We propose a detector of microwave photons which can distinguish the vacuum state, one-photon state, and the states with two or more photons. Its operation is based on the two-photontransition in a biased Josephson junction and detection occurs when it switches from a superconducting to a normal state. We model the detector theoretically. The detector performs with more than 90% success probability in several microseconds. It is sensitive for the 8.2GHz photons. The working frequency could be set at the design stage in the range from about 1GHz to 20GHz.

Common flux qubit readout schemes are qubit dominated, meaning they measure in the energy eigenbasis of the qubit. For various applications meausrements in a basis different from theactual energy eigenbasis are required. Here we present an indirect measurement protocol, which is detector dominated instead of qubit dominated, yielding a projective measurements in the persistent current basis for arbitrary bias points. We show that with our setup it is possible to perform a quantum nondemolition measurement (QND) in the persistent current basis at all flux bias points with fidelities reaching almost 100%.

Quantum simulations is a promising field where a controllable system is used to mimic another system of interest, whose properties one wants to investigate. One of the key issues forsuch simulations is the ability to control the environment the system couples to, be it to isolate the system or to engineer a tailored environment of interest. One strategy recently put forward for environment engineering is the use of metamaterials with negative index of refraction. Here we build on this concept and propose a circuit-QED simulation of many-body Hamiltonians using superlattice metamaterials. We give a detailed description of a superlattice transmission line coupled to an embedded qubit, and show how this system can be used to simulate the spin-boson model in regimes where analytical and numerical methods usually fail, e.g. the strong coupling regime.

Robust high-fidelity parity measurment is an important operation in many applications of quantum computing. In this work we show how in a circuit-QED architecture, one can measure parityin a single shot at very high contrast by taking advantage of the nonlinear behavior of a strongly driven microwave cavity coupled to one or multiple qubits. We work in a nonlinear dispersive regime treated in an exact dispersive transformation. We show that appropriate tuning of experimental parameters leads to very high contrast in the cavity and therefore to a high efficiency parity readout with a microwave photon counter or another amplitude detector. These tuning conditions are based on nonlinearity and are hence more robust than previously described linear tuning schemes. In the first part of the paper we show in detail how to achieve this for two qubit parity measurements and extend this to N qubits in the second part of the paper. We also study the QNDness of the protocol.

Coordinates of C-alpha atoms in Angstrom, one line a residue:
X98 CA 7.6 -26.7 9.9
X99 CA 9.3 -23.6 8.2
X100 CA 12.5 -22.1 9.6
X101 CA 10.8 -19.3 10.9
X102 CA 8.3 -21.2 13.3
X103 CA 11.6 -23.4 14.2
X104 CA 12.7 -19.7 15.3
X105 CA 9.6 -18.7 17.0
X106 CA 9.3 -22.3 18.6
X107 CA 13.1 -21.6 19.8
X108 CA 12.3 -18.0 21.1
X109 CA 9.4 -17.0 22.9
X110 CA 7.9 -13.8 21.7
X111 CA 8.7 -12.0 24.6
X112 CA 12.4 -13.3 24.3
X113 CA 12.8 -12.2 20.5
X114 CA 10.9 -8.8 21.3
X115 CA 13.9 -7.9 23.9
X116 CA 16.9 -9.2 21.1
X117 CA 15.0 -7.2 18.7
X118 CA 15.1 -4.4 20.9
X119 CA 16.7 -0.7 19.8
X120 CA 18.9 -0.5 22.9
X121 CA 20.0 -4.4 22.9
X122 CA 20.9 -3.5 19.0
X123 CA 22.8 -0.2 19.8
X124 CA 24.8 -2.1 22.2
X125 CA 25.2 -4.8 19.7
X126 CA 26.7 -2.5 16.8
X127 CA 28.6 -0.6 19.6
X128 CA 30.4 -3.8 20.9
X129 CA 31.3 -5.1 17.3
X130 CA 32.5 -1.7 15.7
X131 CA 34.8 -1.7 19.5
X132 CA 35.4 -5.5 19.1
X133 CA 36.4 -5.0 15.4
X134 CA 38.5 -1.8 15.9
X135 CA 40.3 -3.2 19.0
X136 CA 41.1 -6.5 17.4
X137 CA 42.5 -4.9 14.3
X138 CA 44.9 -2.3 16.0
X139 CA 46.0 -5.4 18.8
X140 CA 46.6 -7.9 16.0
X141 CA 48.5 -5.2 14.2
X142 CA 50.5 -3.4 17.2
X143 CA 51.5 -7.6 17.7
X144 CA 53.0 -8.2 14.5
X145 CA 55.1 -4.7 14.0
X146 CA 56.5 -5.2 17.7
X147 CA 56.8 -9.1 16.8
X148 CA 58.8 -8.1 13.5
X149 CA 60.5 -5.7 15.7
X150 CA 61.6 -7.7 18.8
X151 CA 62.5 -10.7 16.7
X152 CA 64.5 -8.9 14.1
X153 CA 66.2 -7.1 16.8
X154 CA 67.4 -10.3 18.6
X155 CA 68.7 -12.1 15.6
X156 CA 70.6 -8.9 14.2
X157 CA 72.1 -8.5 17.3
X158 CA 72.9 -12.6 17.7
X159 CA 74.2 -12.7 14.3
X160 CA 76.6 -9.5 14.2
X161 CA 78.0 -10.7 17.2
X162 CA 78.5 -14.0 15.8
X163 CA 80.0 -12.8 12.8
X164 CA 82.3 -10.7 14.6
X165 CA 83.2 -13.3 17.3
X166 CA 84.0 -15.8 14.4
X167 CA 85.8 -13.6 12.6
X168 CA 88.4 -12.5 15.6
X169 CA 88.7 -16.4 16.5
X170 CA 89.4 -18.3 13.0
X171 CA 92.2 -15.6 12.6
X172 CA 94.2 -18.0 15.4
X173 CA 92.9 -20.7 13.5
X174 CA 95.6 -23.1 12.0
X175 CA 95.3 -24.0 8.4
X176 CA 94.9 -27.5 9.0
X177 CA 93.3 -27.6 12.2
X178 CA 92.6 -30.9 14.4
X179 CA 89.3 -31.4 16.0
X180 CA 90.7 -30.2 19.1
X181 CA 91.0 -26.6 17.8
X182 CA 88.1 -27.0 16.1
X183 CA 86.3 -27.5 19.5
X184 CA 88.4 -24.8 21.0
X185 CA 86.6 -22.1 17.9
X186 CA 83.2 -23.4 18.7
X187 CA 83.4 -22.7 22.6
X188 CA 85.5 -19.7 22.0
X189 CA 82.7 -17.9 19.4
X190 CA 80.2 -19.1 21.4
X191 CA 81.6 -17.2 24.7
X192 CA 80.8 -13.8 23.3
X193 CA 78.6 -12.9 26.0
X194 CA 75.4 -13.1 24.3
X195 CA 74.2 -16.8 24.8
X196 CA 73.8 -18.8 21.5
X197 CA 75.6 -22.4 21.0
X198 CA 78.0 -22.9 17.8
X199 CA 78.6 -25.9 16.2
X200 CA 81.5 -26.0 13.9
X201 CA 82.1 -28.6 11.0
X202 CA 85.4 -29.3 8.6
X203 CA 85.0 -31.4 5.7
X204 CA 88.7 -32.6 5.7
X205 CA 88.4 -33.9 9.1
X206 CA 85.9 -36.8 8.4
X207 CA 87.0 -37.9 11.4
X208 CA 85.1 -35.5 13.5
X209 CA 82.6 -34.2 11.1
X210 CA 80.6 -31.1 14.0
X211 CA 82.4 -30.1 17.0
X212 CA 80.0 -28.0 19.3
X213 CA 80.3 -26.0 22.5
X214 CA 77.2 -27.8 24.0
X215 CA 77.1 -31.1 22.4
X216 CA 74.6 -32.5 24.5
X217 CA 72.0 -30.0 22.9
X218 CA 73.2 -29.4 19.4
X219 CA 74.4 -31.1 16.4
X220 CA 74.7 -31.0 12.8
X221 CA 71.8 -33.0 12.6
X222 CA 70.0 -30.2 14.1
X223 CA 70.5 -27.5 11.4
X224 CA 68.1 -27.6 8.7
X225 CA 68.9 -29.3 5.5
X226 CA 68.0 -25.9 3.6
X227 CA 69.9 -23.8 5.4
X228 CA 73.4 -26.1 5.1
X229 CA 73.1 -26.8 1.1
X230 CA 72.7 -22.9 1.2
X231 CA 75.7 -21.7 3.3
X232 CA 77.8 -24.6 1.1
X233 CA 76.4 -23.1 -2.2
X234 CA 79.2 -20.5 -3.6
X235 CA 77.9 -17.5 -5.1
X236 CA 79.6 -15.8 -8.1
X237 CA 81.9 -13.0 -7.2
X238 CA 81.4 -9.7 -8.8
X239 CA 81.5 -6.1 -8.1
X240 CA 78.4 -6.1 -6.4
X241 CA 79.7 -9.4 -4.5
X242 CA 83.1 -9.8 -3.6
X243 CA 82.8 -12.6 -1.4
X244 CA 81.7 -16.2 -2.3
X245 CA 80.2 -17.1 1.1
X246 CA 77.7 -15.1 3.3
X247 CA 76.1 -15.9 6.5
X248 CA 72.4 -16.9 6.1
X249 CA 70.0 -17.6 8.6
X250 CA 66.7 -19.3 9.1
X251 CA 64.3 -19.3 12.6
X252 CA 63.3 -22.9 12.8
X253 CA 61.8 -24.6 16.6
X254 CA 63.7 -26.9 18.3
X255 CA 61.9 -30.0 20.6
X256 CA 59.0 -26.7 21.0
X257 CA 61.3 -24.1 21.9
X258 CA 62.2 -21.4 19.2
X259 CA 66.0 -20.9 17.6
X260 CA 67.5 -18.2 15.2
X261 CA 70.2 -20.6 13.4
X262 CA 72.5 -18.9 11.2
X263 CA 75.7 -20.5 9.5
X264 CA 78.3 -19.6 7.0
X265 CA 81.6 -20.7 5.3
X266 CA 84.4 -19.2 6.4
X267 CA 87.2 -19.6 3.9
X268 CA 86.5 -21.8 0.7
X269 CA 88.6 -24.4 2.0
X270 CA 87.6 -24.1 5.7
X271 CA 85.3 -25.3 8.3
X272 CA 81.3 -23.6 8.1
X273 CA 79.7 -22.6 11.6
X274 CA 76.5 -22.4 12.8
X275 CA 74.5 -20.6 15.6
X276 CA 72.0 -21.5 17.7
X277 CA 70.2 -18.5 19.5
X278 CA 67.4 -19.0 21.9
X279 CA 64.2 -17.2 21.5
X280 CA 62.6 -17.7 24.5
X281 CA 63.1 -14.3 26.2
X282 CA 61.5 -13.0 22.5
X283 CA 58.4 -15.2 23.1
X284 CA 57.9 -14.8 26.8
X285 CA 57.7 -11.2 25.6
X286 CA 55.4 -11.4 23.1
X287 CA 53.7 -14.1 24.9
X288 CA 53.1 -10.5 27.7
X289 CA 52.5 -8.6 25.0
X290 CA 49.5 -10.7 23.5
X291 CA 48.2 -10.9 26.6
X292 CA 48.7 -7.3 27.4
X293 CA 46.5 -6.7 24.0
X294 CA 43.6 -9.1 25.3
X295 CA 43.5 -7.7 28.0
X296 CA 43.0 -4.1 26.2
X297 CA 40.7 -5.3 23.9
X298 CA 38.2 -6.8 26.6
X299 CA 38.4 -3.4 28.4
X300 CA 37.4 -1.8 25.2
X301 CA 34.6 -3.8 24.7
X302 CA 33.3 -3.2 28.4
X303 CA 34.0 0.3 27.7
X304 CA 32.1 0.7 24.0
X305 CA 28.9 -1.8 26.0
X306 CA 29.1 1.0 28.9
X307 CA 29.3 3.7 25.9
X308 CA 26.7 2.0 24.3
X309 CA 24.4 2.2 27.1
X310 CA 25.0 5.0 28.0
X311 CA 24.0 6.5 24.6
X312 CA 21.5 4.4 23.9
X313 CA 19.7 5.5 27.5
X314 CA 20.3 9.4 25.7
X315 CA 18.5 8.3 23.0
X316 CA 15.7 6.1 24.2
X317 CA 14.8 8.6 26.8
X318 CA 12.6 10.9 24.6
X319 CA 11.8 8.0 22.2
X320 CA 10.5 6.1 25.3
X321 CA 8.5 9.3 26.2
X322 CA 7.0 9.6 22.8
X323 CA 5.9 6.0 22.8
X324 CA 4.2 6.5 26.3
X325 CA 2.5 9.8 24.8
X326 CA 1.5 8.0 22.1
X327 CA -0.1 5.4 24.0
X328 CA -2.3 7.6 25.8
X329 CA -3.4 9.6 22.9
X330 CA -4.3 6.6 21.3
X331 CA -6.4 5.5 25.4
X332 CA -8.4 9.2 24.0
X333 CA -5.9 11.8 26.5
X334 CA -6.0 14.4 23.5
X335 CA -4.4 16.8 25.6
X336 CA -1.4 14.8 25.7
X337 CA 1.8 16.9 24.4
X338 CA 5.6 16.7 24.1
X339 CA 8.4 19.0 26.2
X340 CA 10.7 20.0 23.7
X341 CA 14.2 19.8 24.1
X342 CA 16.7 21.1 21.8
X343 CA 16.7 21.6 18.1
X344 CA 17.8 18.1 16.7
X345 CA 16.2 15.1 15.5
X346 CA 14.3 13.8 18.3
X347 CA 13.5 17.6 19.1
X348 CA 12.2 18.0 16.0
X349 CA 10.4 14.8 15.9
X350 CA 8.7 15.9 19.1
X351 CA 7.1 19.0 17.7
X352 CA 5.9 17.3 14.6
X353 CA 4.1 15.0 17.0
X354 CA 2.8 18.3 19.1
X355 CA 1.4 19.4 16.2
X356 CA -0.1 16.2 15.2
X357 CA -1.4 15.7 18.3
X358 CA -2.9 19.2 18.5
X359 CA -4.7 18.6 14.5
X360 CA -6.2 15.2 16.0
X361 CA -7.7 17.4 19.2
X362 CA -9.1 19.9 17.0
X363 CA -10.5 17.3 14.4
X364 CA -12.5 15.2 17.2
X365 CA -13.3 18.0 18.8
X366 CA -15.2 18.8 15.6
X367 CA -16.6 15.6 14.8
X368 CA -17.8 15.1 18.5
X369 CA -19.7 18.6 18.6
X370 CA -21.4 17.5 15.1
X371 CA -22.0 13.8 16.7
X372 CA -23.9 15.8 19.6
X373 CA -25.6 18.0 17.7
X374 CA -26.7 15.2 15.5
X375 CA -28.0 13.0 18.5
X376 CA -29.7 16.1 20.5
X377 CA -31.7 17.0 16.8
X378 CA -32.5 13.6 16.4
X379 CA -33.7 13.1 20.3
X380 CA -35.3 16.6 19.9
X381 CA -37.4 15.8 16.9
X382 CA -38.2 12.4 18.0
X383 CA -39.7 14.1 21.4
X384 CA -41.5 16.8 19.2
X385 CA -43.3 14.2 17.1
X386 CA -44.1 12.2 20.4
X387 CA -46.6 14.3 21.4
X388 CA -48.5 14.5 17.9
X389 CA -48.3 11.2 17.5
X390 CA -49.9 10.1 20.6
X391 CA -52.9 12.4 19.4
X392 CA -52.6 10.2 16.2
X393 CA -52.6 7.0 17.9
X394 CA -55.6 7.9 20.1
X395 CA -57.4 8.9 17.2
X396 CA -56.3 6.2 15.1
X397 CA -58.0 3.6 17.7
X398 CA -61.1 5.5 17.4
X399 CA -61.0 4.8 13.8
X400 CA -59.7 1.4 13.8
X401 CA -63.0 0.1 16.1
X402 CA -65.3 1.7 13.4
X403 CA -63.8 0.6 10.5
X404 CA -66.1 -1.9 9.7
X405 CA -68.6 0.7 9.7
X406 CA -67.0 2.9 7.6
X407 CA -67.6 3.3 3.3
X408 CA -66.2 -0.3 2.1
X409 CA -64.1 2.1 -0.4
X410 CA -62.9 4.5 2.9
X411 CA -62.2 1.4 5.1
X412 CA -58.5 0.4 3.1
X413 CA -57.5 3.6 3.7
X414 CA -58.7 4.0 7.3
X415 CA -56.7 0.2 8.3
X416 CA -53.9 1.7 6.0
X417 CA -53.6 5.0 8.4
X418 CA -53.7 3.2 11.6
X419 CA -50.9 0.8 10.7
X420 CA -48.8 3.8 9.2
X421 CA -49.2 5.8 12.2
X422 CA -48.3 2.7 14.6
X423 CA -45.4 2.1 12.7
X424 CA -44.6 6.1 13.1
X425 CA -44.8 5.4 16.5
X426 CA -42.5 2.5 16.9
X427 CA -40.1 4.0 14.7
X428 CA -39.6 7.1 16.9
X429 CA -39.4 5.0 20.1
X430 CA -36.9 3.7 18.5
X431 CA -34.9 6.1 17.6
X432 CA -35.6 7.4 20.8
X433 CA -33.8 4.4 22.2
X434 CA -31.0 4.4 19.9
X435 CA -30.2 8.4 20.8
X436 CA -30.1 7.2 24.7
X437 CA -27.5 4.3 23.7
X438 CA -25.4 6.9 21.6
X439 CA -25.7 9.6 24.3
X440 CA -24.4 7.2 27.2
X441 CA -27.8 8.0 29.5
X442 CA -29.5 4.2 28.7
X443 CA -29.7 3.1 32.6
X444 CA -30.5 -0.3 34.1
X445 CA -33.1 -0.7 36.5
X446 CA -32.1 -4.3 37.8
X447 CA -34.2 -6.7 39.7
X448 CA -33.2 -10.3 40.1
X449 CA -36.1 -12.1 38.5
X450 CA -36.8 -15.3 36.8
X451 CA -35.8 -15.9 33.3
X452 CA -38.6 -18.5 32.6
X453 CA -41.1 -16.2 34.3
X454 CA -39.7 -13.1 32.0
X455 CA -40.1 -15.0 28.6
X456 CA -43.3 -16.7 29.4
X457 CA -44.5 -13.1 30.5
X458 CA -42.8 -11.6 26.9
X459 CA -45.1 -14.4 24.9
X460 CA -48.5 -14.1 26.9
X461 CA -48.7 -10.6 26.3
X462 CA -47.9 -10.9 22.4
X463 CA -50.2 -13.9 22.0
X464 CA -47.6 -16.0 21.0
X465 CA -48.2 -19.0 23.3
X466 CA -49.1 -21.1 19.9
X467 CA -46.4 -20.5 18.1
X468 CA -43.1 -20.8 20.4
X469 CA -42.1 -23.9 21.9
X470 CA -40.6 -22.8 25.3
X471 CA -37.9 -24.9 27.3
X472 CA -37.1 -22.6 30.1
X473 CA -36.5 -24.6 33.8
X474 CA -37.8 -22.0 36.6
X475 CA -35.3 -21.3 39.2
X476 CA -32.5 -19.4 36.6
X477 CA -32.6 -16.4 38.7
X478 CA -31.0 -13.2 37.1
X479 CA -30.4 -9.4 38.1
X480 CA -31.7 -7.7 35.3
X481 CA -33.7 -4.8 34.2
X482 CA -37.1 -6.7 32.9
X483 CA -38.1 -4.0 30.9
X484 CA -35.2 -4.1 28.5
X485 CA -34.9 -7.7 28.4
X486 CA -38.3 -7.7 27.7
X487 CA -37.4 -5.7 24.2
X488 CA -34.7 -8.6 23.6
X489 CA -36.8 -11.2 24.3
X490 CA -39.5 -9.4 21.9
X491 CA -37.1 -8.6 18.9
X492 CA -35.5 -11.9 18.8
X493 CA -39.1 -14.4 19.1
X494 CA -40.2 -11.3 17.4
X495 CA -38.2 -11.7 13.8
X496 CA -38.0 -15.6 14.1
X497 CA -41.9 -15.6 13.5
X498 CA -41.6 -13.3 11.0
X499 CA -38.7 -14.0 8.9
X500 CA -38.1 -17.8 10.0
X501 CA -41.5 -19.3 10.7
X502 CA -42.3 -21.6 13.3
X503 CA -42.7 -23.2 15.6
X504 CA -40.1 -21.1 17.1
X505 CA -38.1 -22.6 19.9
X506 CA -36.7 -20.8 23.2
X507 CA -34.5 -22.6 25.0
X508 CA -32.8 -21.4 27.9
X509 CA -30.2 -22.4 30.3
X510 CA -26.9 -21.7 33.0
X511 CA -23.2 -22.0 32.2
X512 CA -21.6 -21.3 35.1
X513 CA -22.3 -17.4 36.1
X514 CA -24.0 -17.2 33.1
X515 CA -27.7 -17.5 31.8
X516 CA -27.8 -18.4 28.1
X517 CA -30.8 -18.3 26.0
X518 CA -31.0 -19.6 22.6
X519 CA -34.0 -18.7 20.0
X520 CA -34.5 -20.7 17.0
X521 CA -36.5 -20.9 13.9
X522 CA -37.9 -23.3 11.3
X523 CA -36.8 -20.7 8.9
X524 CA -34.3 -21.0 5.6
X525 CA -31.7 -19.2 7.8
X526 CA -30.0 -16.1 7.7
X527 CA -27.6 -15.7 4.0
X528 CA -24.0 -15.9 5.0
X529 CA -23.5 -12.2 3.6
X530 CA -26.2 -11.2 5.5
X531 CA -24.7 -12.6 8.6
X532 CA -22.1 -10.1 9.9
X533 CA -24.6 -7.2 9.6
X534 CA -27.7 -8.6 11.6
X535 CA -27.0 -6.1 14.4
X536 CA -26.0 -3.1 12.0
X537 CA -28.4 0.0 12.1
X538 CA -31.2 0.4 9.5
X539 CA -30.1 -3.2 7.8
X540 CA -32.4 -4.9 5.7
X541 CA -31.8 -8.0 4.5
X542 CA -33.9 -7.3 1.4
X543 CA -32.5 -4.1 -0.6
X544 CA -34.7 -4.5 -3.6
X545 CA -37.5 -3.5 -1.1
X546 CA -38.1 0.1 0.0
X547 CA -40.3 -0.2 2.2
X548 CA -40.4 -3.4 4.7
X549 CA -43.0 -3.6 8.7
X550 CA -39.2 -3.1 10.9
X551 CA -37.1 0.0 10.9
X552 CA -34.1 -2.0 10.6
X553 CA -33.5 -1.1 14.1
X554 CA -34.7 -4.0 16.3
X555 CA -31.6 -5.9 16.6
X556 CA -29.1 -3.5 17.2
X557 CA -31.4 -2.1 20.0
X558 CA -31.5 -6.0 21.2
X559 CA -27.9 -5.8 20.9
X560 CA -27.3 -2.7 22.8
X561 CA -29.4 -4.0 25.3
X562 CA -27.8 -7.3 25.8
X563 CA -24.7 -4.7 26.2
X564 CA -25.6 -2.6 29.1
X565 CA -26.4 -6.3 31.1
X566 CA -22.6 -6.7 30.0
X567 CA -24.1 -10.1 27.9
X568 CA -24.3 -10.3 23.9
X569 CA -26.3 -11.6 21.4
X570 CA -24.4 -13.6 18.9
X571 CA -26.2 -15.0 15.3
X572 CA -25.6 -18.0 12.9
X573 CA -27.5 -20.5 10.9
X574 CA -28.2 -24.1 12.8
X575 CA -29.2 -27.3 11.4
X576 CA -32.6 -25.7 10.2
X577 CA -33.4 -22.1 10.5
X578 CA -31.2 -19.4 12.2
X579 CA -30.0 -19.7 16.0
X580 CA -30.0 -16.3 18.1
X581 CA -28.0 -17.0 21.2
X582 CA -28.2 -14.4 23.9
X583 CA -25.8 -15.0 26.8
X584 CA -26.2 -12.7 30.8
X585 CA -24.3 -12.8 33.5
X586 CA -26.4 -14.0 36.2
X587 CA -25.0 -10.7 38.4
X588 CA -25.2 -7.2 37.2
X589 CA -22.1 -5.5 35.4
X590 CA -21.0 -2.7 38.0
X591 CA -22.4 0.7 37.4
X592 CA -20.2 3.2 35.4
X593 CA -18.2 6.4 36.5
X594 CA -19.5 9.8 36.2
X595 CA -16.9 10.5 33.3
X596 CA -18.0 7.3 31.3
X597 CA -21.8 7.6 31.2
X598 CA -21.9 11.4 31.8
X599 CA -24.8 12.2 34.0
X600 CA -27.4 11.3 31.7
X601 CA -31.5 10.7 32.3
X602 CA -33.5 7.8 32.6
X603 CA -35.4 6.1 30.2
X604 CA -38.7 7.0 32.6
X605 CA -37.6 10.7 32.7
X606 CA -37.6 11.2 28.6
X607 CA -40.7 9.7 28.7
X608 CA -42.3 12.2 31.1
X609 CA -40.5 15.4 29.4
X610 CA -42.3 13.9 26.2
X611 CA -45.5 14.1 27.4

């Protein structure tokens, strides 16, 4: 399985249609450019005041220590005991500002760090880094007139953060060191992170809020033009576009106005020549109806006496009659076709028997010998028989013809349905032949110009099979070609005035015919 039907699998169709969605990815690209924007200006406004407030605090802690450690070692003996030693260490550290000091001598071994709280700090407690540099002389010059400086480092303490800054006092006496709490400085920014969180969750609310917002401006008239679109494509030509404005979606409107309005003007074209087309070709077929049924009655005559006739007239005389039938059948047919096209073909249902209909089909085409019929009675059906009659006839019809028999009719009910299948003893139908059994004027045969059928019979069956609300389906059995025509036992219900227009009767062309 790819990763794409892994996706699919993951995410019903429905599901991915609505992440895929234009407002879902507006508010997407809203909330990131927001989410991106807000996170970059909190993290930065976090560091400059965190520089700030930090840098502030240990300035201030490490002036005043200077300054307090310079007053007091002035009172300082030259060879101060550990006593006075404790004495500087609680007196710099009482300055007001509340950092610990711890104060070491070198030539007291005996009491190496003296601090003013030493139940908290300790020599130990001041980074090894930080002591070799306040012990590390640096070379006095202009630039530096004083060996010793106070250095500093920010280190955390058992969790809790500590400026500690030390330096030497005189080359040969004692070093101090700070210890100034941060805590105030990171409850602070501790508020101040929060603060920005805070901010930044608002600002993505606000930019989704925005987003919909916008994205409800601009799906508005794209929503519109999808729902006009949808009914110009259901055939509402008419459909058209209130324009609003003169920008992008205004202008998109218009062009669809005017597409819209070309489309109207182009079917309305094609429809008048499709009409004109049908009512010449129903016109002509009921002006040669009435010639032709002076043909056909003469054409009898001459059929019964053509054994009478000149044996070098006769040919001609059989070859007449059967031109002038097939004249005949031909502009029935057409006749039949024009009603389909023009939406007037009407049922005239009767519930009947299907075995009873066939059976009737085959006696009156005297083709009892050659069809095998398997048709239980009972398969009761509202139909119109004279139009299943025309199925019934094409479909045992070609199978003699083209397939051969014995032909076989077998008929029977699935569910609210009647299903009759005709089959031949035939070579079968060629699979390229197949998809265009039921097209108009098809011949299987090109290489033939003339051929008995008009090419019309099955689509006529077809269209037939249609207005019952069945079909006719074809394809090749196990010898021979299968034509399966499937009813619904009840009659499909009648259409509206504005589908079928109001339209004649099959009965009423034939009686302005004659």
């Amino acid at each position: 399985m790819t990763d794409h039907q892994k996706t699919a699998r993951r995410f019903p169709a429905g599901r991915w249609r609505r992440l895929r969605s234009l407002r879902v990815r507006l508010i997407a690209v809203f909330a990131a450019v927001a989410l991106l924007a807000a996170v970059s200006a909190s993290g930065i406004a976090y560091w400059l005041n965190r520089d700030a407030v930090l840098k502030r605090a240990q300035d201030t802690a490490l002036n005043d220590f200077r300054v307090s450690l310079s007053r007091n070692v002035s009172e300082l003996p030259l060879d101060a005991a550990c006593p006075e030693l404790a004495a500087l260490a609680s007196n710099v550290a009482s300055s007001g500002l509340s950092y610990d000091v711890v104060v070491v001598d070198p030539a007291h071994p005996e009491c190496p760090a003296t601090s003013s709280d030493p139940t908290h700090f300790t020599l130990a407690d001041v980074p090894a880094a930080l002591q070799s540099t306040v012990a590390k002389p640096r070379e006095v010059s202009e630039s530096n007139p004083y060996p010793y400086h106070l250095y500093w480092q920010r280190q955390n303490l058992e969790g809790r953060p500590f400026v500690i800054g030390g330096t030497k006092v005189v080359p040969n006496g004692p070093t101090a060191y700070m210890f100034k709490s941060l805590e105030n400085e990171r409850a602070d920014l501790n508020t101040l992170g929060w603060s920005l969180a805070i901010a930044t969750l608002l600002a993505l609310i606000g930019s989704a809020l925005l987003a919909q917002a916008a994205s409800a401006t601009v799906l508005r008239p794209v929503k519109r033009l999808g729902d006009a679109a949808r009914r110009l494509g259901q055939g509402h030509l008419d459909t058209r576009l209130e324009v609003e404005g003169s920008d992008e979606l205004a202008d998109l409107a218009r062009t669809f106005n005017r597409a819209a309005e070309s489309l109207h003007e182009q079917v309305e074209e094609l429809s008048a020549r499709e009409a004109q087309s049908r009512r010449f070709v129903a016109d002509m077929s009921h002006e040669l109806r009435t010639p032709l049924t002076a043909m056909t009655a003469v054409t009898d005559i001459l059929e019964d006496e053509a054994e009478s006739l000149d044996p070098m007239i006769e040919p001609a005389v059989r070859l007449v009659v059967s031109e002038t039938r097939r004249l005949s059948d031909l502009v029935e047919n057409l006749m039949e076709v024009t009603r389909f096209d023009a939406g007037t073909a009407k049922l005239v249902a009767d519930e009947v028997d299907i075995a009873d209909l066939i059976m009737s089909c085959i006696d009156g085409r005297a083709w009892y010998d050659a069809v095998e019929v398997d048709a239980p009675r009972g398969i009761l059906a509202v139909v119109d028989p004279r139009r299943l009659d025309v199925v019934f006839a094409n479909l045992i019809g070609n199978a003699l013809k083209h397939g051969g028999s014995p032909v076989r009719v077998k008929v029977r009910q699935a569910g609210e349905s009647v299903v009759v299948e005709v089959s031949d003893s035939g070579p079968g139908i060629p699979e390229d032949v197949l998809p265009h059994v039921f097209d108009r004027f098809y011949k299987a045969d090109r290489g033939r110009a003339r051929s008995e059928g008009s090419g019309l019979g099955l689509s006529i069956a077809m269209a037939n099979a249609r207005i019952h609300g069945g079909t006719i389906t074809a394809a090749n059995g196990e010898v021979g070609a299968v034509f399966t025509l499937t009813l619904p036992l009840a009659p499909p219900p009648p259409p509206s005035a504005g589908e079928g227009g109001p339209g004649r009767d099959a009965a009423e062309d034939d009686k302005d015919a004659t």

We present a Superconducting Planar ARchitecture for Quantum Simulations (SPARQS) intended to implement a scalable qubit layout for quantum simulators. To this end, we describe theiFREDKIN gate as a controlled entangler for the simulation of Fermionic systems that is advantageous if it can be directly implemented. Using optimal control, we show that and how this gate can be efficiently implemented in the SPARQS circuit, making it a promising platform and control scheme for quantum simulations. Such a quantum simulator can be built with current quantum technologies to advance the design of molecules and quantum materials.

The cross-resonant gate is an entangling gate for fixed frequency superconducting qubits introduced for untunable qubits. While being simple and extensible, it suffers from long durationand limited fidelity. Using two different optimal control algorithms, we probe the quantum speed limit for a CNOT gate in this system. We show that the ability to approach this limit depends strongly on the ansatz used to describe the optimal control pulse. A piecewise constant ansatz with a single carrier leads to an experimentally feasible pulse shape, shorter than the one currently used in experiments, but that remains relatively far from the speed limit. On the other hand, an ansatz based on the two dominant frequencies involved in the optimal control problem allows to generate an optimal solution more than twice as fast, in under 30ns. This comes close to the theoretical quantum speed limit, which we estimate at 15ns for typical circuit-QED parameters, which is more than an order of magnitude faster than current experimental microwave-driven realizations, and more than twice as fast as tunable direct-coupling experimental realizations.